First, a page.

Lots of opinions about episcopal leadership in the Roman Catholic Church – did you know that? Wow, some of the opinions are pretty sharp.
Even from bishops themselves. Over in Australia this week, retired bishop Geoffrey Robinson said that Cardinal George Pell is an “embarrassment” to “a lot of good Catholic people” and should no longer be the voice of Australian bishops in the wake of his comments about child sex abuse within the church. Restoring faith won’t be easy. The Catholic Church in Australia is in meltdown just now over you-know-what. Cardinal Pell is saying the requisite things about transparency and welcoming a government inquiry into the Church’s handling of…etc.etc. But also saying the Church has been unfairly targeted due to “anti-Catholic prejudice.”
Bishop Robinson has been outspoken about many things; for reasons of health he stepped down from office in 2004 eight years before the retirement age. Here in the US, Bishop Robinson has recently spoken at meetings of Voice of the Faithful (the lay group formed to “keep the faith, change the church” after the scandals broke out), and New Ways Ministry (the Catholic outreach to gays and lesbians from which the Vatican removed their leaders Sr. Jeannine Gramick and Fr. Robert and ordered them to cease speaking on the subject.) Not your typical Catholic bishop, Geoffrey Robinson.
Over at Religious News Service, Mark Silk weighs in on the US bishops’ meeting this week: “The Catholic bishops embarrassed themselves in Baltimore.” His issue is that the bishops did and said nothing about the presence among them of convicted Bishop Robert Finn of Kansas City. And that their letter on the economy veered so sharply from the views of their 1986 letter – after sharp criticism it was voted down, leaving the bishops saying nothing about the economy. And that the bishops are moving forward with the canonization of Dorothy Day – while pretty much ignoring everything she had to say.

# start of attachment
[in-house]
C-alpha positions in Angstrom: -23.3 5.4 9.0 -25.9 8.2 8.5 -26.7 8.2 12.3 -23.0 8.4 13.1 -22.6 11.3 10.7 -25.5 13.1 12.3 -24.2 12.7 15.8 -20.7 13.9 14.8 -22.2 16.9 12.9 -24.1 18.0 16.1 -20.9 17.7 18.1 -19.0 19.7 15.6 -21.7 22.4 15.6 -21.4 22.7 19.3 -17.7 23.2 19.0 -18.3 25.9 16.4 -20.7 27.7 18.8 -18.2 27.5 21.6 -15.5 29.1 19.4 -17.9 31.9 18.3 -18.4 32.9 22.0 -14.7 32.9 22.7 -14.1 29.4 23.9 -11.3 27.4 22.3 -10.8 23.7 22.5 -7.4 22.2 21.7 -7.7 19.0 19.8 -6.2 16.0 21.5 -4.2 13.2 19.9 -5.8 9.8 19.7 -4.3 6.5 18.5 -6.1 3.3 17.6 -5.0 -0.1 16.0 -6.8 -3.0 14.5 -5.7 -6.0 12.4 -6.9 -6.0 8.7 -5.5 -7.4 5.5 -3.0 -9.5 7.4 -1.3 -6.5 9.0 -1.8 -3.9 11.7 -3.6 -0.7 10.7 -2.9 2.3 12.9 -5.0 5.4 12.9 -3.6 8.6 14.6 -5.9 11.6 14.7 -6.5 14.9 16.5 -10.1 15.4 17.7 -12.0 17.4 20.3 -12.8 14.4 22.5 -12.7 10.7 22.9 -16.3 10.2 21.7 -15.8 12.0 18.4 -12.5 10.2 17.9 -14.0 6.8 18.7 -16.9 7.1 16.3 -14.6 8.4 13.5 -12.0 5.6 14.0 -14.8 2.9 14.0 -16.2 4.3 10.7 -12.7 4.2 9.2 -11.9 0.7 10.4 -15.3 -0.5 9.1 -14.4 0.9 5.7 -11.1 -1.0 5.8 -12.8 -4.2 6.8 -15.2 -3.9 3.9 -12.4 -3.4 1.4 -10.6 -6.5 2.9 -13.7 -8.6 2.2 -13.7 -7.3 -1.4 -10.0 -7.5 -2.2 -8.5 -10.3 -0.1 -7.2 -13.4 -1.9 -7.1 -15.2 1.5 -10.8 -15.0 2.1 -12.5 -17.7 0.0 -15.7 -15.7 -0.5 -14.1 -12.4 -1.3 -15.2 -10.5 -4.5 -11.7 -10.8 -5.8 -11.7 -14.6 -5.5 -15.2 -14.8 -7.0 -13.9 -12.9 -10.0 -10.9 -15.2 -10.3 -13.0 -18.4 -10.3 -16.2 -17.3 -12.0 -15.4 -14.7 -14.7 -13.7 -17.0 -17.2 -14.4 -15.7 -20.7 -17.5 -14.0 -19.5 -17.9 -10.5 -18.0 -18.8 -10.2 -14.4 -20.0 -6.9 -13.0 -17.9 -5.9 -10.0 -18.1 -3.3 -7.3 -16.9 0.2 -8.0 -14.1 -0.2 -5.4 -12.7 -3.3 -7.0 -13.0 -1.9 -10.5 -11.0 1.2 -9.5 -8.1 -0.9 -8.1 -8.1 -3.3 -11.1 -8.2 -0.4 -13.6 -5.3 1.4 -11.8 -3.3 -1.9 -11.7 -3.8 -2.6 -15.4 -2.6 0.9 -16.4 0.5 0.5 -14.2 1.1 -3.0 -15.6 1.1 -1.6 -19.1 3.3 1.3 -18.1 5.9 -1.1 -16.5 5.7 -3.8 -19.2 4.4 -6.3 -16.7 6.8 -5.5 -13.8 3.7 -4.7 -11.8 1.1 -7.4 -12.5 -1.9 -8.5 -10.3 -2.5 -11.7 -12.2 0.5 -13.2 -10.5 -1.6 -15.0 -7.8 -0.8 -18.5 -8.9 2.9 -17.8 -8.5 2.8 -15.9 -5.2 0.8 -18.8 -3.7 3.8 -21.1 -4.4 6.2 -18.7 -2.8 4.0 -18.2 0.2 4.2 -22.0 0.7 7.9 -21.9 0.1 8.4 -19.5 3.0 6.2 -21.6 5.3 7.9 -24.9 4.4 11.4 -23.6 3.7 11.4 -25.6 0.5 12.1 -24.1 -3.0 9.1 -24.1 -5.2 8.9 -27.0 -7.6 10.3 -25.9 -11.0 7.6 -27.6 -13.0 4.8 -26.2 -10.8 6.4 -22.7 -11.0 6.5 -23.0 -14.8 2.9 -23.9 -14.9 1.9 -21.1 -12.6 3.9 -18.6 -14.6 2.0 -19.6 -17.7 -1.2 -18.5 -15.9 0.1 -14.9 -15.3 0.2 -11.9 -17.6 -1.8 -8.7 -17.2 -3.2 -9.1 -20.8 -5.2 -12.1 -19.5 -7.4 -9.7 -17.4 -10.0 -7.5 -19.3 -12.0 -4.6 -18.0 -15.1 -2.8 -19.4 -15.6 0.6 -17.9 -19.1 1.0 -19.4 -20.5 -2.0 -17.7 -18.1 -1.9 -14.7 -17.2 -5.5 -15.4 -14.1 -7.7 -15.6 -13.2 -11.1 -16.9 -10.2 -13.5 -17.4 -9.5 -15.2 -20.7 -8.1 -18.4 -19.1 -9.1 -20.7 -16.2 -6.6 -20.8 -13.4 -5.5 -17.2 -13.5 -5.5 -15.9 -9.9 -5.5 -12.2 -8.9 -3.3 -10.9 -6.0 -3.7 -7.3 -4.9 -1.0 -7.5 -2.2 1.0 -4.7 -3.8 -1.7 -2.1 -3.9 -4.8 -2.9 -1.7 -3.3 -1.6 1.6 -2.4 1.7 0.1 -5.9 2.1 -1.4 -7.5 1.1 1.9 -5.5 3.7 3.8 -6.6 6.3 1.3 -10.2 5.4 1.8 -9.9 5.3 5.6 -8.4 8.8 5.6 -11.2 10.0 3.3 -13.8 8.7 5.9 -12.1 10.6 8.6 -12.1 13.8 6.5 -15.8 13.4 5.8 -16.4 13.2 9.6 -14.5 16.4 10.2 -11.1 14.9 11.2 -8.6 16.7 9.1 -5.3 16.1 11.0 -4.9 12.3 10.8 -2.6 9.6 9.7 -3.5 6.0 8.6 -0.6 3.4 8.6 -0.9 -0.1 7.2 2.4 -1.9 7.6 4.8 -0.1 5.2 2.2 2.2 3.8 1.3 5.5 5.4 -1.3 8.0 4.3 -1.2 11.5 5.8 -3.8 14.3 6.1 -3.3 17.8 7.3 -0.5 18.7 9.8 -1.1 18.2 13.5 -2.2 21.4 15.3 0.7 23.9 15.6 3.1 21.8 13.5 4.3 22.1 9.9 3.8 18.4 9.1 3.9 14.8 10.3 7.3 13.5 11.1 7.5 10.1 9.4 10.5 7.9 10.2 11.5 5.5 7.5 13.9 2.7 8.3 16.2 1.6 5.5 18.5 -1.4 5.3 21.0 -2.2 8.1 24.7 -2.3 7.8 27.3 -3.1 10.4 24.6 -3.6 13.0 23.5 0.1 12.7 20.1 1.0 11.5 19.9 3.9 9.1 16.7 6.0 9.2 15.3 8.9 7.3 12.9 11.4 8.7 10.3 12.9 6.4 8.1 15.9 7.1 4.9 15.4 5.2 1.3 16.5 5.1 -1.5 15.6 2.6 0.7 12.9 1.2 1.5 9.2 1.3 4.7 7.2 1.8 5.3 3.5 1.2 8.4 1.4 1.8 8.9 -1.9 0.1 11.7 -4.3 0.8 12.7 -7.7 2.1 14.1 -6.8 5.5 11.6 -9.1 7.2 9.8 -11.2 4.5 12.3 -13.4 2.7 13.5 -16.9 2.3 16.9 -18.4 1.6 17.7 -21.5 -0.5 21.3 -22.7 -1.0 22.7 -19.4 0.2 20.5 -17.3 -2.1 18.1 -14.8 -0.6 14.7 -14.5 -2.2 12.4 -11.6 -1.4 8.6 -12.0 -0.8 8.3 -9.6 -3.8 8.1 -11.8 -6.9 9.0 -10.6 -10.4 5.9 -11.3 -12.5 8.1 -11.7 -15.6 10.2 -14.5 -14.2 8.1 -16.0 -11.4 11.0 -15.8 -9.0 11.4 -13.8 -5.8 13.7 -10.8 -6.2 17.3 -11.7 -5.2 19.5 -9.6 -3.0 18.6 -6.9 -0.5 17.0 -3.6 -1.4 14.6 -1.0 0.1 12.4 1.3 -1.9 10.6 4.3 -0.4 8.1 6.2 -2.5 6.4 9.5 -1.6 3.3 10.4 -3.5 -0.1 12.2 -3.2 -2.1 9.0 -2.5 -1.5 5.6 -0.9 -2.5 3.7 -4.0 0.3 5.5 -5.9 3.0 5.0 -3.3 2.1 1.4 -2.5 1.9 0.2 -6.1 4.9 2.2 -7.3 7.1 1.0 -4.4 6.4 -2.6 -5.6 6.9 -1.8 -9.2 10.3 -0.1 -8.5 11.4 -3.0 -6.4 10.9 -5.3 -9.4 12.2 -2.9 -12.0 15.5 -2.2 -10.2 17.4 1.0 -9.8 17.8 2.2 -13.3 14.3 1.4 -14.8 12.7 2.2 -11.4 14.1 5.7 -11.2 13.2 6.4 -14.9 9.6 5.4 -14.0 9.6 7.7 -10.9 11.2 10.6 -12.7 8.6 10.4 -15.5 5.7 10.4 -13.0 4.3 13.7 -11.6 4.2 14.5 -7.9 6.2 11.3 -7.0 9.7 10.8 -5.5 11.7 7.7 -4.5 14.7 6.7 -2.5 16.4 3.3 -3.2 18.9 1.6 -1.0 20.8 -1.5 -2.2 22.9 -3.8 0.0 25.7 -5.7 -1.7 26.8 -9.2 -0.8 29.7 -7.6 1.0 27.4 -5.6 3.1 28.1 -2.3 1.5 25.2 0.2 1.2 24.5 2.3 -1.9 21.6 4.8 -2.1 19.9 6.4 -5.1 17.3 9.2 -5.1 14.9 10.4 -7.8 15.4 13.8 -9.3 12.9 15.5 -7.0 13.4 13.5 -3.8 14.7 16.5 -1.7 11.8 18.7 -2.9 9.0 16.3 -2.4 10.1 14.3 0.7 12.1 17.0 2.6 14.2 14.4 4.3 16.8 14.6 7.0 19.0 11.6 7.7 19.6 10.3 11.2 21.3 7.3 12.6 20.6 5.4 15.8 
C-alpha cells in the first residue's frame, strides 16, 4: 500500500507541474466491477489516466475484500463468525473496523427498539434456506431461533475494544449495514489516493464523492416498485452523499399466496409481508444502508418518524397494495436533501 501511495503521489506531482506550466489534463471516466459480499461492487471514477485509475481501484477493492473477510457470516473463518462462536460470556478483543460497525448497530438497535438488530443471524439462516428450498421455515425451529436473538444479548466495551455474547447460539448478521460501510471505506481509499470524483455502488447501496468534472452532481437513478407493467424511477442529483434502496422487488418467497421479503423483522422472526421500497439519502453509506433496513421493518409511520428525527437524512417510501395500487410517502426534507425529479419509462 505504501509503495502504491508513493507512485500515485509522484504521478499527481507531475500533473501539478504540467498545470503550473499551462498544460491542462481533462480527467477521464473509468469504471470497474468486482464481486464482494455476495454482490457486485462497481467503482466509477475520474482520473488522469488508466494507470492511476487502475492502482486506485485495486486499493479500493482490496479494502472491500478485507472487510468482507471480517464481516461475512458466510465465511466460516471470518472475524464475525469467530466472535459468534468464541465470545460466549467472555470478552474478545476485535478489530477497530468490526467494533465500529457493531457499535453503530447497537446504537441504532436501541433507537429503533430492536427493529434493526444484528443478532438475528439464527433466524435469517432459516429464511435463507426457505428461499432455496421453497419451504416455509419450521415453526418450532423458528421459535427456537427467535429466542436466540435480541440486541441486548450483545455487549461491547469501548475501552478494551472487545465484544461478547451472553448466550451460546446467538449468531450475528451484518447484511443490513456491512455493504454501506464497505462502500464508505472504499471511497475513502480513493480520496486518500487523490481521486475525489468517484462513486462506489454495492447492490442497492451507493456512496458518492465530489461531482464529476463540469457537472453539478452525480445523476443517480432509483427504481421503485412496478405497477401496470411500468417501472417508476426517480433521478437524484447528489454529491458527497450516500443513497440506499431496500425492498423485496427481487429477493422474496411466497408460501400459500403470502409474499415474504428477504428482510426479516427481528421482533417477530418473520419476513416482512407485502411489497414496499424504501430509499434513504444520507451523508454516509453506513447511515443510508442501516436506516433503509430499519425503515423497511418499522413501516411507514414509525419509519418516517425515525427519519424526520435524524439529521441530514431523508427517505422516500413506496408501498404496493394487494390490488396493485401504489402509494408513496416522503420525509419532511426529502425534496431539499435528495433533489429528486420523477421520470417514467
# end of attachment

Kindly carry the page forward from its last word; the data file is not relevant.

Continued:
Over at The Dish, Andrew Sullivan takes up the HBO documentary “Mea Maxima Culpa: Silence in the House of God.” (H/T Eric Bugyis at Commonweal.) The documentary is about the handling of you-know-what by the Church, especially by Joseph Ratzinger/Pope Benedict XVI. Sullivan thinks it “will one day surely bring the whole house of cards down, so that the church can be rebuilt amid the ruins created by deeply sick and psychologically crippled men at its core.” Ouch. Sullivan talks about the implications for the hierarchy’s credibility: now there are “two Catholic churches in America: those few in the pews who still listen to the bishops and those who exist almost in a parallel church, focused on their own parish, their own priest, and their own faith, which remains, for many of us, undimmed.” Sullivan is in the latter category, as Bugyis seems to be also. Sullivan doesn’t mince words about the hierarchy: “This is where we are. It feels like the last days of the Soviet Union.”
I hear from so many Catholics these days so many comments like those of Robinson, Silk, and Sullivan, that I was heartened by the headline of David Gibson’s piece, also at Religious News Service: “Catholics like their bishops, love their nuns.” As Gibson reports, “24 percent of American Catholics say they “very satisfied” with the hierarchy and another 46 percent say they are “somewhat satisfied” for an overall 70 percent approval.” Not bad. But the bishops are running behind nuns, parish priests, and pope, in that order: nuns have 83% approval rating, parish priests 82%, and the pope 74%.
But. David – why did you do this to us? A “P.S.” to this report says, almost off-handedly, that the poll is from last summer. Last summer?? So much has happened since then! LCWR, Sr. Elizabeth Johnson, Girl Scouts, Sr. Margaret Farley, the HHS contraception mandate, the Fortnight for Freedom, same-sex marriage in the elections, Bishop Finn, and so forth. Maybe David is piquing our interest for a coming poll? It wouldn’t be like him to make the point cynically that high approval ratings for bishops are a thing of the past, so I’m not sure what he’s up to.
For my money, one of the most perceptive commentaries on the daunting challenges facing the Catholic bishops was penned by Fr. Thomas Reese SJ., “Is There a Political Plan B for the Bishops?” Do give it a serious read.
It’s a funny time we’re in. There seems to be lots of ferment around issues of authority, power structures, and credibility. Where’s it all going? Is the Holy Spirit up to something? What is it? I have no idea.
Let’s all pray for the bishops.